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Three different ways (at least). 1) Use a detector, like a photodiode or photomultiplier, which responds to UV by producing electrons when hit by photons even if those photons are not visible, 2) Use a detector, like a bolometer, which measures the temperature rise produced when UV energy is absorbed, or 3) Coat a visible-only detector with a phosphor ...


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It's common to measure spectra in the non-visible region and UV or infra-red spectrometers are available off the shelf. Google for many, many manufacturers of the kit. Also see the Wikipedia articles on UV spectroscopy and infrared spectroscopy. Typically UV and IR spectrometers will use a diffraction grating to disperse the light and a photomultiplier tube ...


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Muon mean lifetime is 2.2 ┬Ás. There's your problem. Muons mass 105.7 MeV/c2, about 200 times that of the electron. If you wanted to ionize a hydrogen atom, you would need 13.6 eV. If you wanted to ionize a muonic hydrogen atom, you would need about 2813 eV or about a 0.441 nm photon. Start building your laser.


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The numbers are not measured, they are part of a model that explains why the hydrogen atom emits/absorbs only at those wavelengths. The first series of Hydrogen lines to be discovered was the Balmer Series, and nobody knew why they were discrete lines instead of a continuous spectrum. Johann Balmer discovered that the lines all had wavelengths equal to, ...


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How did Lyman discover his series in hydrogen atom? He was directed into spectroscopy by his advisor. At the time the equipment was pretty poor for spectral measurements and much of his time he spent trying to get good spectral wavelength measurements. Part of the measurement error ended up coining the term "Lyman ghosts" in the spectral lines due to ...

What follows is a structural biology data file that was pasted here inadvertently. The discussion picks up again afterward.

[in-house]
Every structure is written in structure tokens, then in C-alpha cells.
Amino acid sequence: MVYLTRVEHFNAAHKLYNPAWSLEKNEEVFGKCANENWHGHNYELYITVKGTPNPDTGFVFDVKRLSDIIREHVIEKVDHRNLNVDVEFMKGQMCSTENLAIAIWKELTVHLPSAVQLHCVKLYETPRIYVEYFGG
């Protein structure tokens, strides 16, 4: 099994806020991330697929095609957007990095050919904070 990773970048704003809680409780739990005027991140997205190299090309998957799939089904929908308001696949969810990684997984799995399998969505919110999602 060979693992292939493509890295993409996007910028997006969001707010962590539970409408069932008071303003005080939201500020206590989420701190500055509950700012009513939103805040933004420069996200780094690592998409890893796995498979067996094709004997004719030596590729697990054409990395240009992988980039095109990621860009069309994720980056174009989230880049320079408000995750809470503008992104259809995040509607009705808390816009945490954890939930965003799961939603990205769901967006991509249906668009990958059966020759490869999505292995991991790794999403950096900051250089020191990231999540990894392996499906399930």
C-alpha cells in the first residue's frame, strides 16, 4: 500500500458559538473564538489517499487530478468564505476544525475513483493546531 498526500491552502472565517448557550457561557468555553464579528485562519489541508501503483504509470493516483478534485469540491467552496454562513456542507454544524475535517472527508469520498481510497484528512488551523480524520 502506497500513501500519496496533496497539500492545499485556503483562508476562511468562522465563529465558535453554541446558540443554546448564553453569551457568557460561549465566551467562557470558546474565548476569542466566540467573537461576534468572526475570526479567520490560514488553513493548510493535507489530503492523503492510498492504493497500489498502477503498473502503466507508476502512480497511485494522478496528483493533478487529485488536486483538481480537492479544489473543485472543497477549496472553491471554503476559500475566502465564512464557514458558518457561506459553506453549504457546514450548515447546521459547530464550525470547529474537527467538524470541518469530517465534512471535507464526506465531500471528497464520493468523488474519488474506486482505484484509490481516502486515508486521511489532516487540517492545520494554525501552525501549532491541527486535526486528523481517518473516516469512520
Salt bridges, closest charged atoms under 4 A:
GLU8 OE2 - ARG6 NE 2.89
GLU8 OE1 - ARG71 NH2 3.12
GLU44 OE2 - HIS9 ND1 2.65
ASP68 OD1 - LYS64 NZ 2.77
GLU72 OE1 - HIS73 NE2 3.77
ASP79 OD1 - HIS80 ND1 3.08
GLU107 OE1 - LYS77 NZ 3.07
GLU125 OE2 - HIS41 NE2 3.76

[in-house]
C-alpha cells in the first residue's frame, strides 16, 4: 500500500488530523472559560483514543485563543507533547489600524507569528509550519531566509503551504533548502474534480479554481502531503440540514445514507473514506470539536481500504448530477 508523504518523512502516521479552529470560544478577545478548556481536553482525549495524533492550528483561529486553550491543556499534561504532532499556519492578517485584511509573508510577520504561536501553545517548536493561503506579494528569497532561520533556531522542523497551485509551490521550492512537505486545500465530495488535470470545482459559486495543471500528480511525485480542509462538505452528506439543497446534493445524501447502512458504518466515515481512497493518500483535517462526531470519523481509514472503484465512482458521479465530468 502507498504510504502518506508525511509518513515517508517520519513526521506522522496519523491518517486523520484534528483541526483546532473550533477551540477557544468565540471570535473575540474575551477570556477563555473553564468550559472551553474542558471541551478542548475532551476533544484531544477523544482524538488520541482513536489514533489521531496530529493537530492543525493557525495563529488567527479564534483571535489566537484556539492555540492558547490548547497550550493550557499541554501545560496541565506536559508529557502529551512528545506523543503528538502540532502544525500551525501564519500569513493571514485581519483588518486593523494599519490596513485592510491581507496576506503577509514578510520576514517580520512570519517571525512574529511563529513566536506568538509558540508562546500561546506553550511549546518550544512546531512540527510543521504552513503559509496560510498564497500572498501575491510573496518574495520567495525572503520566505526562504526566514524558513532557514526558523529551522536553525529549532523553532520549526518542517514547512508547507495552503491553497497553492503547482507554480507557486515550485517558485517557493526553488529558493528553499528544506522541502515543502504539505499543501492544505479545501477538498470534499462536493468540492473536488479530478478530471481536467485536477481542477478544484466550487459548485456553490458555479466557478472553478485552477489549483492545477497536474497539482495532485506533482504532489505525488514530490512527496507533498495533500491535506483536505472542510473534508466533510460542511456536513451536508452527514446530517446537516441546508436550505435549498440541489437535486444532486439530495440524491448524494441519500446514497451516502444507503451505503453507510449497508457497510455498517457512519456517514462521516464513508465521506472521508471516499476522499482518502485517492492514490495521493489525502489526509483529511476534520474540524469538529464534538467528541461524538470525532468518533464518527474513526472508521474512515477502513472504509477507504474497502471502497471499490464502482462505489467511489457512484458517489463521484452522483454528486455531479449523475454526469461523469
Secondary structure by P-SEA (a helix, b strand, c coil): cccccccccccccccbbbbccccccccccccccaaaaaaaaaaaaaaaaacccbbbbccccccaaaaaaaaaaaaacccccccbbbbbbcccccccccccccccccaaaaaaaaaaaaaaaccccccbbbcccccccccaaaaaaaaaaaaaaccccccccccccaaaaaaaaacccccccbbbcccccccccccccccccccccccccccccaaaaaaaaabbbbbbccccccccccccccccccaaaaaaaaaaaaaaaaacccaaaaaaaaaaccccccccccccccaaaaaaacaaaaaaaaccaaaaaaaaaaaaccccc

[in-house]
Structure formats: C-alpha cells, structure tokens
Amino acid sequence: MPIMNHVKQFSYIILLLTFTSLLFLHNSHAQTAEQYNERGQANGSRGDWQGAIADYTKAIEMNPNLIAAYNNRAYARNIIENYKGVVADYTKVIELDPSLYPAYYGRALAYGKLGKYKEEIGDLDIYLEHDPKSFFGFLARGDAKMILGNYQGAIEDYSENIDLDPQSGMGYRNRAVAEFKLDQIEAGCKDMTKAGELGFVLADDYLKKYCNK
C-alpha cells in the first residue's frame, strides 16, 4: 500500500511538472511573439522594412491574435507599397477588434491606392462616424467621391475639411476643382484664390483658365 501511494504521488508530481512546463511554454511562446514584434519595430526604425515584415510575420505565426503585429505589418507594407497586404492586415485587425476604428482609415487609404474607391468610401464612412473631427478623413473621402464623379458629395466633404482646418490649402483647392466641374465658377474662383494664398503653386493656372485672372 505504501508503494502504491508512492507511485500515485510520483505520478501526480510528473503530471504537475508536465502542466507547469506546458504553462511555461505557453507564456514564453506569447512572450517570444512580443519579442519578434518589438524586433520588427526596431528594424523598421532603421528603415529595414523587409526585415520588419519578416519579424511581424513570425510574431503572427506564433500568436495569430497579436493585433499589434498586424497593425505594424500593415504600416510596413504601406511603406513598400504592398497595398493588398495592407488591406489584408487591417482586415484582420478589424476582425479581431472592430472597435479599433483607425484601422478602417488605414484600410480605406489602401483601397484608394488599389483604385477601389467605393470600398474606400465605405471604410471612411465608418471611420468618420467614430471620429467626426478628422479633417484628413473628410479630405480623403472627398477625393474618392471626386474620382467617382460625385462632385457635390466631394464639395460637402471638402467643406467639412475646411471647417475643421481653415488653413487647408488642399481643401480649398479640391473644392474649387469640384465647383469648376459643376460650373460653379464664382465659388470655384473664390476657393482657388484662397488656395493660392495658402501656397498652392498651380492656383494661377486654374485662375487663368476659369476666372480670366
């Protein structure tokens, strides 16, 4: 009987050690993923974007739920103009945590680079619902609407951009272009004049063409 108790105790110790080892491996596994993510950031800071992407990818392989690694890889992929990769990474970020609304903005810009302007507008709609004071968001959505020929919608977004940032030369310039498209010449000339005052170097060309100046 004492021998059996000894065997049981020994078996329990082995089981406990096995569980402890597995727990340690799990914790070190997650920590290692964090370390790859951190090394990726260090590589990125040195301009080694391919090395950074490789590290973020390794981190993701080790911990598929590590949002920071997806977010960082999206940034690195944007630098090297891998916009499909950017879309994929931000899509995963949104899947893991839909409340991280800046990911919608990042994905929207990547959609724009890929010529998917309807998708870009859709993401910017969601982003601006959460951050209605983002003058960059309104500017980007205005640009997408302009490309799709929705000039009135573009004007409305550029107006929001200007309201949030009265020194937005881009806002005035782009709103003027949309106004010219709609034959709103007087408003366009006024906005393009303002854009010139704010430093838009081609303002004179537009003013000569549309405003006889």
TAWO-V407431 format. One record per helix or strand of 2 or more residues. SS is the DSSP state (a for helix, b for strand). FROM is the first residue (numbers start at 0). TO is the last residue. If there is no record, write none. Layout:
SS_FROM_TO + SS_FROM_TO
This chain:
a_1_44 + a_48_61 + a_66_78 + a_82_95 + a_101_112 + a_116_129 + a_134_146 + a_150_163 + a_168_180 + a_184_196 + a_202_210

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The Wikipedia article answers most of your questions. What are the requirements for hydrogen atoms to go through fusion? Two atoms must overcome the coulomb barrier, which can be done by forcing two atoms very close together, or by leaving them moderately close for long periods of time, which allows them to tunnel through the barrier. Is it a ...


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A solid material is a lot more complicated than the hydrogen atom, but you can imagine a larger atom as being similar to a hydrogen atom with many electrons occupying the energy levels. The hydrogen energy levels are $E_n=-{13.6\,\text{eV} \over n^2}$, so you can see that as you go to higher energies, the difference between the levels gets smaller. For ...


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The equilibrium position of the molecule from the surface will be due to the tradeoff between a (relatively) long range Van der Waals force (or electrostatic force if the molecule is charged or dipolar) and the short range exchange repulsion. You would expect the minimum to be when the molecule touches the surface, so it would around the Van der Waals ...


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Solution of an initial value problem can be written as integral of the initial function $\psi_0$ multiplied by the propagator of the Schr. equation. Depending on the function $\psi_0$, the integral may or may not be calculable in terms of simple functions. I do not know of any initial function $\psi_0$ and potential $A(t)$ that would admit simple exact ...


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Express V and E as explict functions of r. $$V = \frac{-q^2}{(4\pi\epsilon_0)r}$$ $$E = \frac{-q^2}{2(4\pi\epsilon_0)r}$$ Also, the previous page of Sah emphasizes that 2E = V.